Less screen time means better mental health in teens

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According to the study published in the medical journal JAMA, the more teens check social media and stream video, the more likely they might develop symptoms of ADHD.

Study also finds extracurricular participation was associated with better mental health

A new study has found that teens who spend fewer than two hours a day of recreational screen time had higher levels of optimism and lower levels of anxiety and depression, especially among girls.

Similarly, participation in extracurricular activities was associated with better mental health outcomes.

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“Although we conducted this study before the COVID-19 pandemic, the findings are especially relevant now when teens may be spending more time in front of screens in their free time if access to extracurricular activities, like sports and arts programs, is restricted due to COVID-19,” said the study’s lead author Eva Oberle, assistant professor with the Human Early Learning Partnership in the University of British Columbia School of Population and Public Health.

“Our findings highlight extracurricular activities as an asset for teens' mental wellbeing. Finding safe ways for children and teens to continue to participate in these activities during current times may be a way to reduce screen time and promote mental health and wellbeing," she said.

For this study, the researchers compiled data from a population-level survey involving 28,712 seventh-graders from 365 schools in 27 school districts across British Columbis.

The researchers examined playing video games, watching television, browsing the internet and other recreational screen time, as well as participating in outdoor extracurricular activities such as sport and art programs after school. They then compared its association with positive and negative mental health indicators.

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Highlights of the study’s findings include:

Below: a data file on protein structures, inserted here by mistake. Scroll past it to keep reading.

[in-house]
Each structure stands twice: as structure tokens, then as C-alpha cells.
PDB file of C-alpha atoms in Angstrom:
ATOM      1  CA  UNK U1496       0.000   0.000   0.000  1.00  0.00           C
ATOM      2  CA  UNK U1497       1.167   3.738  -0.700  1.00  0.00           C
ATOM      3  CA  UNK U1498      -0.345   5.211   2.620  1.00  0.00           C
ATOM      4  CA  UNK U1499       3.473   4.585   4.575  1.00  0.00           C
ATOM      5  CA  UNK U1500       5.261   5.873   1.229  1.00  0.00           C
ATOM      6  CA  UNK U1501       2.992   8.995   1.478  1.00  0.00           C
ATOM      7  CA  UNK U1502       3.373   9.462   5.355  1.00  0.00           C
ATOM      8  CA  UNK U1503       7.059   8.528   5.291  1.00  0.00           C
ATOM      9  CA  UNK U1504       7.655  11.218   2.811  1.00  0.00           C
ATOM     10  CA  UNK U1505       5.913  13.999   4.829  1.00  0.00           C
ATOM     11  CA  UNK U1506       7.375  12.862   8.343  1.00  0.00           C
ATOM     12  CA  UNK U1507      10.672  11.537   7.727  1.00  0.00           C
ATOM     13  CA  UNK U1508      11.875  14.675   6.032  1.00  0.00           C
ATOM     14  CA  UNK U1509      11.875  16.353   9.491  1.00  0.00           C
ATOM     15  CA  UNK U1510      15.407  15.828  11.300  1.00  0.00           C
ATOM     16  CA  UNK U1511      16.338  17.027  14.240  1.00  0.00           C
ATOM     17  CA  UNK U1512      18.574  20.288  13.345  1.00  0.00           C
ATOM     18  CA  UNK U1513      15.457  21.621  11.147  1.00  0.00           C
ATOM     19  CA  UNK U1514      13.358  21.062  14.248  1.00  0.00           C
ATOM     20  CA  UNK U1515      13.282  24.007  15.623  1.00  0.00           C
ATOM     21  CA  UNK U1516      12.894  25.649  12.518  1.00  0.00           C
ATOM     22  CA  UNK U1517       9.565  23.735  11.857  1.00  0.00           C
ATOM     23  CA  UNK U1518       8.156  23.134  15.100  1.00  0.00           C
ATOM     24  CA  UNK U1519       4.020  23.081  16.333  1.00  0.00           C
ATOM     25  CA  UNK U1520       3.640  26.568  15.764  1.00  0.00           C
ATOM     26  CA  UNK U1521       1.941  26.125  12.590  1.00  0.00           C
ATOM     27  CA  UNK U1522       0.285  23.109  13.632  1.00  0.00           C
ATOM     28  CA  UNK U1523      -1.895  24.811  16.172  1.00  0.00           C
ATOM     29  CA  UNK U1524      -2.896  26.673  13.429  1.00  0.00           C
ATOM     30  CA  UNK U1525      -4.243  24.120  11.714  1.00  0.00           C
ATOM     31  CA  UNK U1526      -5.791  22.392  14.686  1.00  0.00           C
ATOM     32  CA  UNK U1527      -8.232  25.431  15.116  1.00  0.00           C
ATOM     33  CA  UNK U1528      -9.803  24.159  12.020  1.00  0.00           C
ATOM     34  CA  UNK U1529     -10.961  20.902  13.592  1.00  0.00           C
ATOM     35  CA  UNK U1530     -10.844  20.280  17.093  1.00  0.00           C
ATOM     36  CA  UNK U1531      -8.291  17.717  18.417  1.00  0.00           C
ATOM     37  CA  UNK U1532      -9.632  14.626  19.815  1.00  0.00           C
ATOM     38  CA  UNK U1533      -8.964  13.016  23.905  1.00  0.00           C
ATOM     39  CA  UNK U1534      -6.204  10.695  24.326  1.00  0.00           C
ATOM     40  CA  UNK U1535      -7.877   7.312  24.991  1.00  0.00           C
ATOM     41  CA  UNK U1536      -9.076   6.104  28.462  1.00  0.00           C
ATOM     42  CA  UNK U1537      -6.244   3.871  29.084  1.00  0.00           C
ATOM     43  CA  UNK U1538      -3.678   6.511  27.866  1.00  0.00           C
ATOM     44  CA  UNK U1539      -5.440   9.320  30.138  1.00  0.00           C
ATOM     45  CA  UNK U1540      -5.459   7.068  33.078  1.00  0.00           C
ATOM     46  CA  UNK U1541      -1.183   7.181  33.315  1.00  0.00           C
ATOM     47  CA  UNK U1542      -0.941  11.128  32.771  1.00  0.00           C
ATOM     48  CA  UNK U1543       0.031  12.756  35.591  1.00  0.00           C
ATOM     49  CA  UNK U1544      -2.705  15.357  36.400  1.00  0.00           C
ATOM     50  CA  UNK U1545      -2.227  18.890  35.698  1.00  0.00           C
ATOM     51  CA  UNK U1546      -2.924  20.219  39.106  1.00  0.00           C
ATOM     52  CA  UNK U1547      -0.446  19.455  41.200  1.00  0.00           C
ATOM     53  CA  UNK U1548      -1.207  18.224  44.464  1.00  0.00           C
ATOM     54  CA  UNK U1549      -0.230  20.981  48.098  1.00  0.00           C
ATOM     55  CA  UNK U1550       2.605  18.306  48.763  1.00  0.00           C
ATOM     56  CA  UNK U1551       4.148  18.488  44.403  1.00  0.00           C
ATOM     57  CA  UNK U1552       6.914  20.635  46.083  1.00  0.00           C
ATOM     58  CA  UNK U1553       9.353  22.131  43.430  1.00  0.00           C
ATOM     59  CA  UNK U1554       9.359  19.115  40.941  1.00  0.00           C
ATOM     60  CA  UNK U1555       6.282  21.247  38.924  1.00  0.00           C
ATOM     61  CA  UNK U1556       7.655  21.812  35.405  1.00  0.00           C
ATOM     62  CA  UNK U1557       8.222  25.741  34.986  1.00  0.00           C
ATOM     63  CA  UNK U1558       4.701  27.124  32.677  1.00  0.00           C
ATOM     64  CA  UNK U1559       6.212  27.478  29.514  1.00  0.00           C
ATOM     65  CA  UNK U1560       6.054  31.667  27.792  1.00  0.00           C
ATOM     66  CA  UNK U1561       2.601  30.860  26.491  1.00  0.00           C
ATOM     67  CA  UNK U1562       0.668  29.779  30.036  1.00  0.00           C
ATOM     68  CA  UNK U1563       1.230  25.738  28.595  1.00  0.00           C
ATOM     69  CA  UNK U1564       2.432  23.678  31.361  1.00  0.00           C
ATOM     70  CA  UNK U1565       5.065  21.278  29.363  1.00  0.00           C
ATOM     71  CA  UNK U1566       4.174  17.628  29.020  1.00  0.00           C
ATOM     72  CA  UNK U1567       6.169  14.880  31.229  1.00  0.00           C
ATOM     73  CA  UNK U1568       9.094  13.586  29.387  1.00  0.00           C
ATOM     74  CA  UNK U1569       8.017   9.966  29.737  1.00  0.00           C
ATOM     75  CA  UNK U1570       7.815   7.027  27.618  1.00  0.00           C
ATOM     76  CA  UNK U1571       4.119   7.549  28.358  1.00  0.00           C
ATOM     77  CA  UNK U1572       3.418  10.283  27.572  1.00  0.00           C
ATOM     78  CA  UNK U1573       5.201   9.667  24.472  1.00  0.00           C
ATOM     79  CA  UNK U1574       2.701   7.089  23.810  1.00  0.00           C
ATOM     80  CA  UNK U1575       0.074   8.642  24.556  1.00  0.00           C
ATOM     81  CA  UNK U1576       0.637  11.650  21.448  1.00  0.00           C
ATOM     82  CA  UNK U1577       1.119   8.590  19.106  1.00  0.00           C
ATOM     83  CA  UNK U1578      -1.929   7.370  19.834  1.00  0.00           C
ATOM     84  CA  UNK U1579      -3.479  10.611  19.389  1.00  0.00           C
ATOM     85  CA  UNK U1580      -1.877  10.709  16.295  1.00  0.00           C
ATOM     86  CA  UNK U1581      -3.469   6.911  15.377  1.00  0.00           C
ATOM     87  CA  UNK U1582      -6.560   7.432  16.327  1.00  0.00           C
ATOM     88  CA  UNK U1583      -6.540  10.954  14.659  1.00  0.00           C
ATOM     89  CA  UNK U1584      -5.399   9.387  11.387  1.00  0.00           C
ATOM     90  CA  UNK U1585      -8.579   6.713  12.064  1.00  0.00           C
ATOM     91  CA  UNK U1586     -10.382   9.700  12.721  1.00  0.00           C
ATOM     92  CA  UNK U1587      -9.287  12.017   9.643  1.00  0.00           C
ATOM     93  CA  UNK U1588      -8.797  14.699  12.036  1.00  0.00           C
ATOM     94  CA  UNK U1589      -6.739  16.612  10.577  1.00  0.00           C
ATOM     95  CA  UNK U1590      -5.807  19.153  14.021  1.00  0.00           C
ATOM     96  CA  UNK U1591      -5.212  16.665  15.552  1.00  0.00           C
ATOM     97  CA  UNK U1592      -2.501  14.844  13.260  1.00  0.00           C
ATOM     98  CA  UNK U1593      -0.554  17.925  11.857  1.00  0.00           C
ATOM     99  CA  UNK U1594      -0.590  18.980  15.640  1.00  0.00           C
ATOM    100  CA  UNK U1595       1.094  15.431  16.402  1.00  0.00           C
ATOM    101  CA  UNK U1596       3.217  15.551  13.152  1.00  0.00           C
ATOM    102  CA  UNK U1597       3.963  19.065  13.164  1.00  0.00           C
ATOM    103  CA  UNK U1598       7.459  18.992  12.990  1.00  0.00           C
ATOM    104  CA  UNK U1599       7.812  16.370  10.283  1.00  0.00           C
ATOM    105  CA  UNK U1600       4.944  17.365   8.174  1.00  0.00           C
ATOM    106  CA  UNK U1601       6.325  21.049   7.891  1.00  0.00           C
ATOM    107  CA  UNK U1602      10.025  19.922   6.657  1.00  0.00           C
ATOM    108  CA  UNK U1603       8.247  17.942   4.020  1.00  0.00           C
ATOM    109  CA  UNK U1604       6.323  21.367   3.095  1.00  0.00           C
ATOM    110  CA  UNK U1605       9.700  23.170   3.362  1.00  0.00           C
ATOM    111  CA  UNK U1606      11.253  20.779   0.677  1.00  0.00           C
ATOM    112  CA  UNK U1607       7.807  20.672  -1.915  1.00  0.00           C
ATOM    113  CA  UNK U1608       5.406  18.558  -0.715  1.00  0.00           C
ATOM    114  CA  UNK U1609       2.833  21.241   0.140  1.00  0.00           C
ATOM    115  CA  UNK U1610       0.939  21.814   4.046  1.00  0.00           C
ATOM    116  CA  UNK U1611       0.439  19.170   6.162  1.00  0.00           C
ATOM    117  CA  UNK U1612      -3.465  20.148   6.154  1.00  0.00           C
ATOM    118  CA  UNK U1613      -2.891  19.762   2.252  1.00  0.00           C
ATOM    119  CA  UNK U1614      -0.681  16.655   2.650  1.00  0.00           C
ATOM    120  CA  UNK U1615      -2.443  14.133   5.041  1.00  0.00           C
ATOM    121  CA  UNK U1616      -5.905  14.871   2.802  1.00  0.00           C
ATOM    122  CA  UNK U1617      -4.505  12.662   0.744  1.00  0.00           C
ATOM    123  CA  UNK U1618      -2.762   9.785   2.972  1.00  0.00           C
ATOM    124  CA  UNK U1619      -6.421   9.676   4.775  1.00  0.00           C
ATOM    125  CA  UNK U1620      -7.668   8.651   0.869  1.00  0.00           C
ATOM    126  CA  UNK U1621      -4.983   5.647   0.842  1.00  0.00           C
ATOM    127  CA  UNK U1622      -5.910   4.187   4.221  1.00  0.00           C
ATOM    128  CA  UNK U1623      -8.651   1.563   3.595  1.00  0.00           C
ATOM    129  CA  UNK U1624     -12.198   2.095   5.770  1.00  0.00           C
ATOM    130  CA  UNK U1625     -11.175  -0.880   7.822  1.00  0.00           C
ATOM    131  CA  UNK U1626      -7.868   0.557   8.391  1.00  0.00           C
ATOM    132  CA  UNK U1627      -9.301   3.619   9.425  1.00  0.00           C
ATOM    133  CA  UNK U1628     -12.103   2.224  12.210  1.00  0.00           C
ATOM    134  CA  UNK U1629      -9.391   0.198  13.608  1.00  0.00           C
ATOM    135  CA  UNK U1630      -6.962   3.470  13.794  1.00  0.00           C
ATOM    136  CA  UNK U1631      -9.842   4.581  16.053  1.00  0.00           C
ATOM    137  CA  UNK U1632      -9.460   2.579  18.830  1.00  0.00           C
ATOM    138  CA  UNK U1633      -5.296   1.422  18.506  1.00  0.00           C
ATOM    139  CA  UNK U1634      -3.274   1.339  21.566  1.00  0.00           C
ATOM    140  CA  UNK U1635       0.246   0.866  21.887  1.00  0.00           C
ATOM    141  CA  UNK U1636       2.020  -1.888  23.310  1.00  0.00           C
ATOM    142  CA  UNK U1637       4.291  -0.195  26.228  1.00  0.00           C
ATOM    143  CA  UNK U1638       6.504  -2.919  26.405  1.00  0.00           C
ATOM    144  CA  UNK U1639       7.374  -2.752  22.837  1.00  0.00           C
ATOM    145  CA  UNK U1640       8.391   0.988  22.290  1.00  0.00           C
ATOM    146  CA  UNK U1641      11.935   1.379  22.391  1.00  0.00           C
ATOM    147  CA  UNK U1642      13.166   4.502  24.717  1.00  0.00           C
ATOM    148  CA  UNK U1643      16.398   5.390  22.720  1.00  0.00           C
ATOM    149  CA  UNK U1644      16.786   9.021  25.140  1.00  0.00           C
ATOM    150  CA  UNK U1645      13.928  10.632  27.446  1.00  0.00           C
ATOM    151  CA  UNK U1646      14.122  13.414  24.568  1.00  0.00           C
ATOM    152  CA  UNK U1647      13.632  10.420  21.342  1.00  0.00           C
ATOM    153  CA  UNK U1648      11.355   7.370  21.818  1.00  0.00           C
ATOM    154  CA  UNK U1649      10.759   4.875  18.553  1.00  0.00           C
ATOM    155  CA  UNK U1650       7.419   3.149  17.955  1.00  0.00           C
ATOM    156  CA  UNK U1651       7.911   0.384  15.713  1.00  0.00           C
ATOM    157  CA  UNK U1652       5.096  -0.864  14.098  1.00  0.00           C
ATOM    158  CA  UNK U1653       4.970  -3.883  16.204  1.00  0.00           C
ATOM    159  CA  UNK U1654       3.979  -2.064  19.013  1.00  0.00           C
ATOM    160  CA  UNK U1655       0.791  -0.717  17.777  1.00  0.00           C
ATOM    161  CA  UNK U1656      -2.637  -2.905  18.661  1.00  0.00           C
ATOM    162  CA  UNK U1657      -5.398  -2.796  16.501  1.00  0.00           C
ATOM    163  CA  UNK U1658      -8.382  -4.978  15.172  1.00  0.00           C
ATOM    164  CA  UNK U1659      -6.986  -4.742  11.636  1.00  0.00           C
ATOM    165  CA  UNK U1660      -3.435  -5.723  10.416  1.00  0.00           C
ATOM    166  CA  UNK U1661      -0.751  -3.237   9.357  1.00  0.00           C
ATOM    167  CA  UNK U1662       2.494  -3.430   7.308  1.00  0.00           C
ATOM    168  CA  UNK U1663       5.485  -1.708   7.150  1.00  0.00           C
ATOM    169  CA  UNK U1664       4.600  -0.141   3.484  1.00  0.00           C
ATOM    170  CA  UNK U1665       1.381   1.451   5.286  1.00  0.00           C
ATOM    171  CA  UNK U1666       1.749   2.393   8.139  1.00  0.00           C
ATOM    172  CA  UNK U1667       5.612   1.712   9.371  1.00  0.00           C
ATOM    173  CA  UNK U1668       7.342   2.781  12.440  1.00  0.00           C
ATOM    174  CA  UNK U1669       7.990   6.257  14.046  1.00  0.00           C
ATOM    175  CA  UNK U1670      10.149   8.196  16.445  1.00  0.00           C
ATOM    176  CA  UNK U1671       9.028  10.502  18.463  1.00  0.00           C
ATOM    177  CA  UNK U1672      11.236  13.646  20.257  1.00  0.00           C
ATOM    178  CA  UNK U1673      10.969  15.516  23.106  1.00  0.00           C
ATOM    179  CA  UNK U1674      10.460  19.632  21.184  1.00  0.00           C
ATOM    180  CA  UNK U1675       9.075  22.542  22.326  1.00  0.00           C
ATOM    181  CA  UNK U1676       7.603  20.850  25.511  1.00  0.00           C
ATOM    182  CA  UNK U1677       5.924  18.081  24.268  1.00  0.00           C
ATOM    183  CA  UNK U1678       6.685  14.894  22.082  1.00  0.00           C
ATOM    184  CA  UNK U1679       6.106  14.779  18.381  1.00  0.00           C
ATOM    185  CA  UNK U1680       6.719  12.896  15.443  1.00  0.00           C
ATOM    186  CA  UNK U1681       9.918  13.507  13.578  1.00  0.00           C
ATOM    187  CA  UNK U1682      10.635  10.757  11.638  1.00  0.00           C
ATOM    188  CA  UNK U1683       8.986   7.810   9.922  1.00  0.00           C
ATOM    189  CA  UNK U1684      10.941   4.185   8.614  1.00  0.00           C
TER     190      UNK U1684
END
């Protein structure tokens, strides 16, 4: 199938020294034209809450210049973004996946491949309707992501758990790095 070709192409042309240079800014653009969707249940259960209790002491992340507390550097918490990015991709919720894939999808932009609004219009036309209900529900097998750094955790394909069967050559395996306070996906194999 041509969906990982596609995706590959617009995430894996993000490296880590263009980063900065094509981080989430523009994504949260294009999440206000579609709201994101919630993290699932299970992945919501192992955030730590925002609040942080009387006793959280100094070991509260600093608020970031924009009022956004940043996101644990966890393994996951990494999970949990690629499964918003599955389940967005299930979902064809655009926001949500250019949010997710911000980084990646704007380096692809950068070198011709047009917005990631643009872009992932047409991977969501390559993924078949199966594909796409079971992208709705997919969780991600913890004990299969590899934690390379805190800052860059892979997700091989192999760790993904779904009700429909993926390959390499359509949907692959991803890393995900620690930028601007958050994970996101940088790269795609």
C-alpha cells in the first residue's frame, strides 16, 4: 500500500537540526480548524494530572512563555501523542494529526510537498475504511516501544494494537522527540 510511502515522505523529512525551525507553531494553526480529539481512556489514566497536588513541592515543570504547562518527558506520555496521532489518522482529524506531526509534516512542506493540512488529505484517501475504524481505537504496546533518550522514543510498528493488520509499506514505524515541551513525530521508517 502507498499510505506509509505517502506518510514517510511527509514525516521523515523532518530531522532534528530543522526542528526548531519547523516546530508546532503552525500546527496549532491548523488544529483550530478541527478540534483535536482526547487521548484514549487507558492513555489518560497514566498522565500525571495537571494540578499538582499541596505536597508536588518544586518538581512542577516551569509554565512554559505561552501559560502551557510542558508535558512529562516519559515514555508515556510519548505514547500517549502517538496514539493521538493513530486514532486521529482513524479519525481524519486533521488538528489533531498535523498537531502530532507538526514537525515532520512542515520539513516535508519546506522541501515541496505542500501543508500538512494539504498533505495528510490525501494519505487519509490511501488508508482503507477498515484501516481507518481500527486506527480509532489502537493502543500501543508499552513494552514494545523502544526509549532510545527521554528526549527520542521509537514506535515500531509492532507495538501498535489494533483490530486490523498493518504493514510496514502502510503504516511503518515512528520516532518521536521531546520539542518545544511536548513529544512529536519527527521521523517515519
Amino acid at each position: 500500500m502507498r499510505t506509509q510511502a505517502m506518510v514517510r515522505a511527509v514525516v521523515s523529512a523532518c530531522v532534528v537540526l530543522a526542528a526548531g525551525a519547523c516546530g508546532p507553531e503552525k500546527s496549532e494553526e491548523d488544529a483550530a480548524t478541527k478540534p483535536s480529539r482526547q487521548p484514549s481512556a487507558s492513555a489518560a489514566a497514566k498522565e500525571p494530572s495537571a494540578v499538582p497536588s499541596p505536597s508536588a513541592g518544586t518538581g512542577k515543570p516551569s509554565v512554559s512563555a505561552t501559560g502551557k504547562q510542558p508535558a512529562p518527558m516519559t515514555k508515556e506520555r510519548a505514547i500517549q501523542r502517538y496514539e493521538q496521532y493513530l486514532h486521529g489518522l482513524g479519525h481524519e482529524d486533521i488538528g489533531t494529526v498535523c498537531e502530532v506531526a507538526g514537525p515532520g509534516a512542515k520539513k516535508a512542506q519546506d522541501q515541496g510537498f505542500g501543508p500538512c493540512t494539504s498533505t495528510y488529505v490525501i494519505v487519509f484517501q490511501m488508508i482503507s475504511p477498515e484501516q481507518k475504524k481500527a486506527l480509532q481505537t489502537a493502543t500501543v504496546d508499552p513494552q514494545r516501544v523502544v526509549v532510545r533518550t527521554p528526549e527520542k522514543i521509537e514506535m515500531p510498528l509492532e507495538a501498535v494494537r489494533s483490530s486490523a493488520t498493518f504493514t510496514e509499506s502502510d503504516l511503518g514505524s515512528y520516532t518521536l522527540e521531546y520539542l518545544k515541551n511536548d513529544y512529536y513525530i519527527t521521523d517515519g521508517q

• Adolescents who participated in extracurricular activities were significantly less likely to engage in recreational screen-based activities for two or more hours after school
  • Taking part in extracurricular activities was associated with higher levels of life satisfaction and optimism, and lower levels of anxiety and depressive symptoms
  • Longer screen time (more than two hours a day) was associated with lower levels of life satisfaction and optimism, and higher levels of anxiety and depressive symptoms
  • Differences among boys and girls, with longer screen time negatively affecting girls' mental health more significantly than boys
  • Among both boys and girls, however, mental health was strongest when teens both participated in extracurricular activities and spent less than two hours on screen time

“We do know that some forms of screen time can be beneficial, like maintaining connections with friends and family members online if we cannot see them in person, but there are other types of screen time that can be quite harmful,” Oberle said. “There are many nuances that are not well understood yet and that are important to explore.”

She also said more research is needed to find out why the negative effects were more detrimental for girls than for boys.

The full study was published in the journal Preventive Medicine.

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